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    Moscow has a problem

    Throughout the entire period of power of Nursultan Nazarbayev, the first secretary of the Central Committee of the Communist Party of Kazakhstan, and later president of Kazakhstan, although the country was formally juggling between Russia, China, and the U.S., in reality, it was under the Russian influence.

    On the other hand, China has been steadily increasing its interest in its western neighbor, which not only has huge deposits of raw materials but is also a forefront of the European continent (rail and road routes of the New Silk Road run right through Kazakhstan). So, whoever controls Kazakhstan will rule Asia over time. China realizes this, and so does Russia, which cannot afford to lose influence in the region.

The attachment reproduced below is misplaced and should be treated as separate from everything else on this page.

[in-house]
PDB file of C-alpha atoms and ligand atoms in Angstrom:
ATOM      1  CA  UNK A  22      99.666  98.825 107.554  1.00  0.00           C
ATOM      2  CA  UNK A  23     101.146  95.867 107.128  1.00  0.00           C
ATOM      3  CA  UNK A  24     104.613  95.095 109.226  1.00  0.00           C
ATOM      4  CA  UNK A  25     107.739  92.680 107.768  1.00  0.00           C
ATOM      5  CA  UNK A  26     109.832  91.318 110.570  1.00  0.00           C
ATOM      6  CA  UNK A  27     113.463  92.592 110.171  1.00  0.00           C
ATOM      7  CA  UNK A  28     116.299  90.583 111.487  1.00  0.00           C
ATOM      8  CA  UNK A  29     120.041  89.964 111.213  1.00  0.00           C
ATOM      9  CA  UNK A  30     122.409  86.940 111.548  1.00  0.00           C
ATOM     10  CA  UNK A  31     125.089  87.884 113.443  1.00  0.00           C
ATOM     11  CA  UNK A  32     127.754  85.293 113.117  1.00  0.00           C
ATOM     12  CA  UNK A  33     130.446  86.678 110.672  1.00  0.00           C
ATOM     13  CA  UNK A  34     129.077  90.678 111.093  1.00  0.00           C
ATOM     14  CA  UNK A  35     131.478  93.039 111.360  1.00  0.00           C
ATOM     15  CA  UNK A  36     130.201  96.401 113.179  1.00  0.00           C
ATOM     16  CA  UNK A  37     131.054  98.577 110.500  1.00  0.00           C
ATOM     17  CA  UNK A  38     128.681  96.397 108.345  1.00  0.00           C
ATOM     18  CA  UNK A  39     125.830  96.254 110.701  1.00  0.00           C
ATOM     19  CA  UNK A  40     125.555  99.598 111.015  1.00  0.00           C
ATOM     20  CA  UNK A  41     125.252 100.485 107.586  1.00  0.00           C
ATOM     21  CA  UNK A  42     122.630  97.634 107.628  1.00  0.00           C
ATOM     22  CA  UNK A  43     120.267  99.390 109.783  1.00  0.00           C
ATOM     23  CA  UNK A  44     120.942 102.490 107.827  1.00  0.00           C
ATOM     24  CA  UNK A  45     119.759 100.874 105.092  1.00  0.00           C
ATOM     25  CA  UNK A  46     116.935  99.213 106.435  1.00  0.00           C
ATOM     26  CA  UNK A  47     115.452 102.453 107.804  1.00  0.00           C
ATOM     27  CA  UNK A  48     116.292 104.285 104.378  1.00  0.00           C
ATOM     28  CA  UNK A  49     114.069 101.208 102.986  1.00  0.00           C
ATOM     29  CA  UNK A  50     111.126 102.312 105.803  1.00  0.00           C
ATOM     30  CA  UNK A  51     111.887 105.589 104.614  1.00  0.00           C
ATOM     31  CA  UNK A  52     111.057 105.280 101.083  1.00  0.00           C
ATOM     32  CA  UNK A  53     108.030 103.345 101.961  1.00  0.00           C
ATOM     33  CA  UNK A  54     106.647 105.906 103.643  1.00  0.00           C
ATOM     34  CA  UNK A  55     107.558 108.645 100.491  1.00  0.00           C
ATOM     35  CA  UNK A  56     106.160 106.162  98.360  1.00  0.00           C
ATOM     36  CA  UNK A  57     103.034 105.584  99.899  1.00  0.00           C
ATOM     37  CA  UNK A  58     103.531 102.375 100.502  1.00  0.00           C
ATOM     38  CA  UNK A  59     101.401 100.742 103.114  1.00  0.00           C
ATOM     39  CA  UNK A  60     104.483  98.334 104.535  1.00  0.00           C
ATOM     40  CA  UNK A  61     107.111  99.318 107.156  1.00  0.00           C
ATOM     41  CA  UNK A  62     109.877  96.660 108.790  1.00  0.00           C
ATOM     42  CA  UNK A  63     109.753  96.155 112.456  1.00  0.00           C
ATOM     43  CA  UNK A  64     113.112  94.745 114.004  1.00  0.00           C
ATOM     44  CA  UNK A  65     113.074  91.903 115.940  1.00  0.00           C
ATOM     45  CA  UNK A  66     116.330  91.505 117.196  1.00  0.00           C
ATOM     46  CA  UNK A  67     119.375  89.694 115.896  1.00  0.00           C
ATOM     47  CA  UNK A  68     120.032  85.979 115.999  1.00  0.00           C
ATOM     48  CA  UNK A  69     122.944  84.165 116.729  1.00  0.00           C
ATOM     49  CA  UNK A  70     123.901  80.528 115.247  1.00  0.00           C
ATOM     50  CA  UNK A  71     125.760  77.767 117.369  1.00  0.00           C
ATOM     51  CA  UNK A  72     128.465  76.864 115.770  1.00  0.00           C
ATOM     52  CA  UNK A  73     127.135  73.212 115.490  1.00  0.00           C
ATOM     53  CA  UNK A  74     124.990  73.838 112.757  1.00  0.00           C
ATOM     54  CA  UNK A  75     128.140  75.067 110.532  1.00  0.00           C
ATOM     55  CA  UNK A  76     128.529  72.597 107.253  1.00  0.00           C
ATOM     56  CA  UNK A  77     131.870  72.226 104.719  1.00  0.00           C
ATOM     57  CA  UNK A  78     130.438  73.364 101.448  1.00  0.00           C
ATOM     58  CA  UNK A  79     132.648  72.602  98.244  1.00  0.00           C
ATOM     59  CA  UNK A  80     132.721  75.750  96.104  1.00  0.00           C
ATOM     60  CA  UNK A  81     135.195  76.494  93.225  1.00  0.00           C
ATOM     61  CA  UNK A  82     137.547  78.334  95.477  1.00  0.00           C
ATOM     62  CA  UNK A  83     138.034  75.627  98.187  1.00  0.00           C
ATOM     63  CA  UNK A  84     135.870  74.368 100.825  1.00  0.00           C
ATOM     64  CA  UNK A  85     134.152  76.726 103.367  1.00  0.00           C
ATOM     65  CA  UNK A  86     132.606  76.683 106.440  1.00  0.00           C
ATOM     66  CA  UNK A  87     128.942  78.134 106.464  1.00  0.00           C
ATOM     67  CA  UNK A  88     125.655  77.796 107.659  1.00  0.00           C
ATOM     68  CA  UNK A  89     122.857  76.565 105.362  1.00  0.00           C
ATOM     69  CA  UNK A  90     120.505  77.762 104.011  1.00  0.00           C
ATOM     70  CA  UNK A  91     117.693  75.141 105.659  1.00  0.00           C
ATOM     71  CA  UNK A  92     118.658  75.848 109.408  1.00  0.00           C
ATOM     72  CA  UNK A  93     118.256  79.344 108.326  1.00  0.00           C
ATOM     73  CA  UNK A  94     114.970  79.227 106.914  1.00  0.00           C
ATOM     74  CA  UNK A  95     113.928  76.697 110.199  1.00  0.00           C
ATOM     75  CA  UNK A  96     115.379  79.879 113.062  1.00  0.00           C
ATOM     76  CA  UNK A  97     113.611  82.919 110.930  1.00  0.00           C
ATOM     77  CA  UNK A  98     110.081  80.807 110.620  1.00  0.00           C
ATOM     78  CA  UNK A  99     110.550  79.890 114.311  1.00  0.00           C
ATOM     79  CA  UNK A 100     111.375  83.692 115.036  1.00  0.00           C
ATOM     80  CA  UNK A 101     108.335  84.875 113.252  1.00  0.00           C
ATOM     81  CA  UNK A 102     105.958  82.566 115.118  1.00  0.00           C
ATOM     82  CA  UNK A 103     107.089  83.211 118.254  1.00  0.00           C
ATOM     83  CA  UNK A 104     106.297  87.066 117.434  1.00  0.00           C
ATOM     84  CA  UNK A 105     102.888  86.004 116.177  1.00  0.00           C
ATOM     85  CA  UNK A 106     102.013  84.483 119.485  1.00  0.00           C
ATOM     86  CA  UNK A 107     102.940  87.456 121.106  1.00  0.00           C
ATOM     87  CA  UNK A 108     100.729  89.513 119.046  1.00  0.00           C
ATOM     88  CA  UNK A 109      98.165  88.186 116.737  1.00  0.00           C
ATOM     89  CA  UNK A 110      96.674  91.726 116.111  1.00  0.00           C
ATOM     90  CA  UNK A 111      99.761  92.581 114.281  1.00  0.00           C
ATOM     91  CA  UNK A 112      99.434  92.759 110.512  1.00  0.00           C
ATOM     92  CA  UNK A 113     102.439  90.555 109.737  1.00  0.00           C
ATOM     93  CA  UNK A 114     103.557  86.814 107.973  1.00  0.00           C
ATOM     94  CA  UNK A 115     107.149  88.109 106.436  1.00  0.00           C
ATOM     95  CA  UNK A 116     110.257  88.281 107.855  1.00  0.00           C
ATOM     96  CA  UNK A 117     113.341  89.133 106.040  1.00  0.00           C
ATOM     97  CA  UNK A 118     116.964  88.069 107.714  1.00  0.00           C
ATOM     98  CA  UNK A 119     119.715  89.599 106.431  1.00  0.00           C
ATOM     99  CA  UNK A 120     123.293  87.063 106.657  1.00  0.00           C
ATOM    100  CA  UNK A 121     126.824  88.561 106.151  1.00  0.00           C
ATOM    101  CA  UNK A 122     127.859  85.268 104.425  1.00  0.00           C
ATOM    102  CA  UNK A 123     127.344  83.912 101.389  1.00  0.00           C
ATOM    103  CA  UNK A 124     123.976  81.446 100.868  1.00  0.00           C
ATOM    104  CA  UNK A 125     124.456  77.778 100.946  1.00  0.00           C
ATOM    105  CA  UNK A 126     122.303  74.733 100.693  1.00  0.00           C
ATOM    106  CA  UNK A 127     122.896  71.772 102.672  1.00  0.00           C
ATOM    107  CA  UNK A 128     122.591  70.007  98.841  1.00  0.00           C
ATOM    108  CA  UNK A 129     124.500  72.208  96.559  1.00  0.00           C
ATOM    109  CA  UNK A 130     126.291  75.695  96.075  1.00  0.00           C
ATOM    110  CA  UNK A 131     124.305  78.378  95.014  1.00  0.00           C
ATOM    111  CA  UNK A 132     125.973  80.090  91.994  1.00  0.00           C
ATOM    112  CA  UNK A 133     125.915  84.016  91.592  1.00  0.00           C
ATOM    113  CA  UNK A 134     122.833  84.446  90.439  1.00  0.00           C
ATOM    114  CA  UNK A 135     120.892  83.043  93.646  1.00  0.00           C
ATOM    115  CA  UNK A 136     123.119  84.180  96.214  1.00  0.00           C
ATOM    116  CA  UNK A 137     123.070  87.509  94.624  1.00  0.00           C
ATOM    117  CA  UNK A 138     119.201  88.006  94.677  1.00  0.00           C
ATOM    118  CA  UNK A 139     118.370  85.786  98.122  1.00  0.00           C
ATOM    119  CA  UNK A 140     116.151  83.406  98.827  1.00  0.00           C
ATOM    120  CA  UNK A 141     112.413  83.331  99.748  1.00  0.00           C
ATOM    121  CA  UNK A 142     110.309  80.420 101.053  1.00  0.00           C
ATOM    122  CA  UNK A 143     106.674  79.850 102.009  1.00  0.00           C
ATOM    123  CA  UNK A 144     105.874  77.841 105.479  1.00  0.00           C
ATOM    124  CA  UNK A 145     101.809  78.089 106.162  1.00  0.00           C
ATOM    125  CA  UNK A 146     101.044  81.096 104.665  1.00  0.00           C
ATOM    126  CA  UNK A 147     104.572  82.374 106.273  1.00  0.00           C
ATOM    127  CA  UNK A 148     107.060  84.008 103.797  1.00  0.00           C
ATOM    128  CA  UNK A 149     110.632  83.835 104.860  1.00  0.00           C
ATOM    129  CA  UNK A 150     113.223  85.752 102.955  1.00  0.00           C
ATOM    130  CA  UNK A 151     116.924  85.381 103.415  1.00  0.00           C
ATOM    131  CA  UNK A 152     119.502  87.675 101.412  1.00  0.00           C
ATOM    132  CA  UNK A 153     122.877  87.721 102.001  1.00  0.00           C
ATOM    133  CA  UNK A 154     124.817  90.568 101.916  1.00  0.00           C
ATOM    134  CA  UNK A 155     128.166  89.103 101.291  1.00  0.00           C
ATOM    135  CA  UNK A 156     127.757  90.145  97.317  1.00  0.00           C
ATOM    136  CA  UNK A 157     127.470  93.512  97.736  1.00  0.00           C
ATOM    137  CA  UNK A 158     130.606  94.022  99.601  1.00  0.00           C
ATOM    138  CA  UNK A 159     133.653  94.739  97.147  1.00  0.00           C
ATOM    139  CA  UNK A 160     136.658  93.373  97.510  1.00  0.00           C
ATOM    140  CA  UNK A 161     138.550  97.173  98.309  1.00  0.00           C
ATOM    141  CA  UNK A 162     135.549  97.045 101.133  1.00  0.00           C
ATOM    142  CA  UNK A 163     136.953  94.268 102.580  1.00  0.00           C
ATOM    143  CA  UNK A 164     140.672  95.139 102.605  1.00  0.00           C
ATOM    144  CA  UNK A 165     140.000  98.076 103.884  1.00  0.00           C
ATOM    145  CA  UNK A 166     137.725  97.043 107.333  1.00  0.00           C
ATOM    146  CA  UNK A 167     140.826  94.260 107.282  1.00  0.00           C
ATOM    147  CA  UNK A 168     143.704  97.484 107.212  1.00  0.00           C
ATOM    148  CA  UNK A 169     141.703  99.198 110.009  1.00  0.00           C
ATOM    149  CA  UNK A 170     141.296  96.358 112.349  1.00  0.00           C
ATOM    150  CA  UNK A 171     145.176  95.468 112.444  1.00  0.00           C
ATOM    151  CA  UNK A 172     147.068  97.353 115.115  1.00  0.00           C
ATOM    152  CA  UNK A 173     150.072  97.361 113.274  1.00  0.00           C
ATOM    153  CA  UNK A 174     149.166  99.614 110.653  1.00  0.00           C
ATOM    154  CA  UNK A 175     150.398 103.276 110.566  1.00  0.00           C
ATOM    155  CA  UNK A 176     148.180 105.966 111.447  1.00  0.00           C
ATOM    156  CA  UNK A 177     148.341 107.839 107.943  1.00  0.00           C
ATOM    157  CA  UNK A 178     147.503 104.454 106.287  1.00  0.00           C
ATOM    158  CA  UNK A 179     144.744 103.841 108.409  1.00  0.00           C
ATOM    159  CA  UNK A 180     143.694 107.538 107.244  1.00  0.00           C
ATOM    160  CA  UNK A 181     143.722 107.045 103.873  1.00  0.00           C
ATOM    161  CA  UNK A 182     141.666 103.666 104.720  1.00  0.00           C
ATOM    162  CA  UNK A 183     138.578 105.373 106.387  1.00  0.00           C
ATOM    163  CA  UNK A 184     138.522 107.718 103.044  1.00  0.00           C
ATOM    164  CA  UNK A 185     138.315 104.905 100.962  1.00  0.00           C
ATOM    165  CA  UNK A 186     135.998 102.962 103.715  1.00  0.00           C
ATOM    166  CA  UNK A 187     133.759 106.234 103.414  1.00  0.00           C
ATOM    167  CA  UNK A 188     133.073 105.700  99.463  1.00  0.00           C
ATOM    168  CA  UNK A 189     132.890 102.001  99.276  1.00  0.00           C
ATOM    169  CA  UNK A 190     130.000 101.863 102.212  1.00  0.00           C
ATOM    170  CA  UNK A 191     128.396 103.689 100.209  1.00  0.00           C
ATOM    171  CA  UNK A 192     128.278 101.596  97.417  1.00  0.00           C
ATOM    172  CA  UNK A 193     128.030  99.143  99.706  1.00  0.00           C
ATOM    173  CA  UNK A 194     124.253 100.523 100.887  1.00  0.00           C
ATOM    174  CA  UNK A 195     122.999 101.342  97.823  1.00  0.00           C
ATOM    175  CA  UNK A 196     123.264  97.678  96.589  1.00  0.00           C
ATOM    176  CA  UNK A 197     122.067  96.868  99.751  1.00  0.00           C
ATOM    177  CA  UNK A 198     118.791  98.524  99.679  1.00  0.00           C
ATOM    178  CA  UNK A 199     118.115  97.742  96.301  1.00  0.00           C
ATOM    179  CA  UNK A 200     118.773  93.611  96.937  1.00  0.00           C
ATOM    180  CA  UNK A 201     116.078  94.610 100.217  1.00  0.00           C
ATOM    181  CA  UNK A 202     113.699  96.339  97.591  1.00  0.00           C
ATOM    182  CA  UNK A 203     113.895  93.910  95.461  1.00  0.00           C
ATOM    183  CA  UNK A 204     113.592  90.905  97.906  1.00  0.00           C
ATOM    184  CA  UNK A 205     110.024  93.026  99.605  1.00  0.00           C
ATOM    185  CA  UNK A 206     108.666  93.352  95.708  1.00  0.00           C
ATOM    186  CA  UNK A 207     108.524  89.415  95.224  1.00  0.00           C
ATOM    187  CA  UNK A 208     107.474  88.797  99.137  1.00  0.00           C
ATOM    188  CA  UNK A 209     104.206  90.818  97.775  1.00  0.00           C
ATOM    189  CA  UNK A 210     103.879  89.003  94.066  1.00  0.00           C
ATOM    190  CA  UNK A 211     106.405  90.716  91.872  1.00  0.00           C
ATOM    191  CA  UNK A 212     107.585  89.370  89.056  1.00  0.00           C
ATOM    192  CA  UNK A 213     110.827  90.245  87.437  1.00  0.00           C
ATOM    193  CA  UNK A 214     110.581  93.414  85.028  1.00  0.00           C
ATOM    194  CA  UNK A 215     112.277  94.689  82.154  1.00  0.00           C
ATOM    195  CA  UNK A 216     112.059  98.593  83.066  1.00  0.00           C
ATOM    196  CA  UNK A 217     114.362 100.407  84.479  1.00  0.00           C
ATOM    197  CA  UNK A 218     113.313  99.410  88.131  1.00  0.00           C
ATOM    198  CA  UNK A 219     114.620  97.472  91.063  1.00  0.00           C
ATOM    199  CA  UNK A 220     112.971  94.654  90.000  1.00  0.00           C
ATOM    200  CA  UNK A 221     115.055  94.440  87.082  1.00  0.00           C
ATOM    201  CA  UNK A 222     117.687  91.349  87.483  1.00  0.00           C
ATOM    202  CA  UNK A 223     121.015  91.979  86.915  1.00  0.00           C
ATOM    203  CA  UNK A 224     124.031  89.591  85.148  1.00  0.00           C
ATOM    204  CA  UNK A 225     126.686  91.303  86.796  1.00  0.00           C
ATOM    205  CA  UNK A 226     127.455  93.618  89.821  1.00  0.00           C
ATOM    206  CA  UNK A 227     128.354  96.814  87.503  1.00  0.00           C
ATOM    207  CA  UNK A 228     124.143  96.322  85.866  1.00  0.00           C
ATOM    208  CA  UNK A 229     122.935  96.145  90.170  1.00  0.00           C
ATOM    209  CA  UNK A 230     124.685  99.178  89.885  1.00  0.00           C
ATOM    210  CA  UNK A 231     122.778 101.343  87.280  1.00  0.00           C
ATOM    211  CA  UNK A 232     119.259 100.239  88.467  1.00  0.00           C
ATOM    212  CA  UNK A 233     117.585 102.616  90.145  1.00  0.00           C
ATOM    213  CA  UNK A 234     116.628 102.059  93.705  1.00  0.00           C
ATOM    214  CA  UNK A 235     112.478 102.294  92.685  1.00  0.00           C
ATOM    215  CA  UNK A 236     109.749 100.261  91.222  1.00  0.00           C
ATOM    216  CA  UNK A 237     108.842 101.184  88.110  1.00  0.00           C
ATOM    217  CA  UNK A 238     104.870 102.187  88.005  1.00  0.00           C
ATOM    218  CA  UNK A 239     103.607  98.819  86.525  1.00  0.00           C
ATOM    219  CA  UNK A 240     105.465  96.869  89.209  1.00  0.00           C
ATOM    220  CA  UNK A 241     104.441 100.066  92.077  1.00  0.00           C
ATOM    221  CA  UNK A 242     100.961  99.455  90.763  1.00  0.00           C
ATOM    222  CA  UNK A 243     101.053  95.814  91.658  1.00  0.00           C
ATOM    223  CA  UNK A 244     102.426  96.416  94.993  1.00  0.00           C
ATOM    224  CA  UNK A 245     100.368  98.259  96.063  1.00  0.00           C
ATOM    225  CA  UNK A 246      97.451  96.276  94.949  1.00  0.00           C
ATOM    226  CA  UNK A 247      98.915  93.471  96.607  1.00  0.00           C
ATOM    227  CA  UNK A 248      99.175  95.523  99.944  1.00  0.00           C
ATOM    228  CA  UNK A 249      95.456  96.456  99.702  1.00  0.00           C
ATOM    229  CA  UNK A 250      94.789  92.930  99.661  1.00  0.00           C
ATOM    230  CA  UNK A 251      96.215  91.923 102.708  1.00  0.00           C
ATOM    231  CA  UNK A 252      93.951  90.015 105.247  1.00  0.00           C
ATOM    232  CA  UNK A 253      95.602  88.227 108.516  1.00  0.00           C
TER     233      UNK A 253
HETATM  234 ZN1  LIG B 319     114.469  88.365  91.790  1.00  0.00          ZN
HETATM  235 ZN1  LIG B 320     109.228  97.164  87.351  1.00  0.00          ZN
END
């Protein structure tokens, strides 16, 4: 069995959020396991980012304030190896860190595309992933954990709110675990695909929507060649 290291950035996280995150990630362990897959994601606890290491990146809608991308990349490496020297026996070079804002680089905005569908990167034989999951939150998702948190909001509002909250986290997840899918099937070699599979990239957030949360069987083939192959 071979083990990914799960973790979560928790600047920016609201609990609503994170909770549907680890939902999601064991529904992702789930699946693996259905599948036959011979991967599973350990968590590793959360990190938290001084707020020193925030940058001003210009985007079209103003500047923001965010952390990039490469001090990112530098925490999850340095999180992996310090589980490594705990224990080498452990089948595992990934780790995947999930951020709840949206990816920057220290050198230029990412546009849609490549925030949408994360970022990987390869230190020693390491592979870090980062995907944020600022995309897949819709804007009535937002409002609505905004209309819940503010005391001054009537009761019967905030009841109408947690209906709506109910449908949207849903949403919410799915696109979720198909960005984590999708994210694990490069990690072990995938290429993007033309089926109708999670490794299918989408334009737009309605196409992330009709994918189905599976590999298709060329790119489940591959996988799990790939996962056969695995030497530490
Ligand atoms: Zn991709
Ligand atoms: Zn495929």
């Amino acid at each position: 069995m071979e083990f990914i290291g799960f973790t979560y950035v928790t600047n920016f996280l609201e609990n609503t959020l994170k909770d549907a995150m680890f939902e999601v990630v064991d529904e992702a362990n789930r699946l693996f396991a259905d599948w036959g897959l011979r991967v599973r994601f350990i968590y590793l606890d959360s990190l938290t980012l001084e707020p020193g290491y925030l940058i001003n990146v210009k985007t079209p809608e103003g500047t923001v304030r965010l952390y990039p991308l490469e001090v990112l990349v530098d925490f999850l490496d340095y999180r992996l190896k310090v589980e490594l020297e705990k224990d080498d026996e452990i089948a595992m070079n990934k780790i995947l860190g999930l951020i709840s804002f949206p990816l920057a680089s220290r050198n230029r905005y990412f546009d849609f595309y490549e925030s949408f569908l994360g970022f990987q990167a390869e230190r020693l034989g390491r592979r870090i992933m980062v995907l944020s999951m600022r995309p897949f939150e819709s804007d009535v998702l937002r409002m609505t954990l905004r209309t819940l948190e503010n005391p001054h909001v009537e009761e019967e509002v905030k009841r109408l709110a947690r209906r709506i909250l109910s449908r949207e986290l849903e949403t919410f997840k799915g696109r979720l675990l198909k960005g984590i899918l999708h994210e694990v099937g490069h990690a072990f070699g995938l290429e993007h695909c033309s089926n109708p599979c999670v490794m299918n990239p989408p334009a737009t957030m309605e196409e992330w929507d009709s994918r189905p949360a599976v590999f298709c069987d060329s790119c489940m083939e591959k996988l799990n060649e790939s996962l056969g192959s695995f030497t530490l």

Russia’s assistance to Astana’s ruling will likely come at a tangible price – increased dependence on Moscow. Nevertheless, the Kremlin’s need for even temporary involvement in the region may make it more difficult for it to attack Ukraine. The color revolutions that erupted in many regions of eastern Europe and the Caucasus in the 21st century may continue in Central Asia today. Ultimately, it is also the case that post-Soviet societies wake up sooner or later and reject authoritarian rule subservient to Russia.


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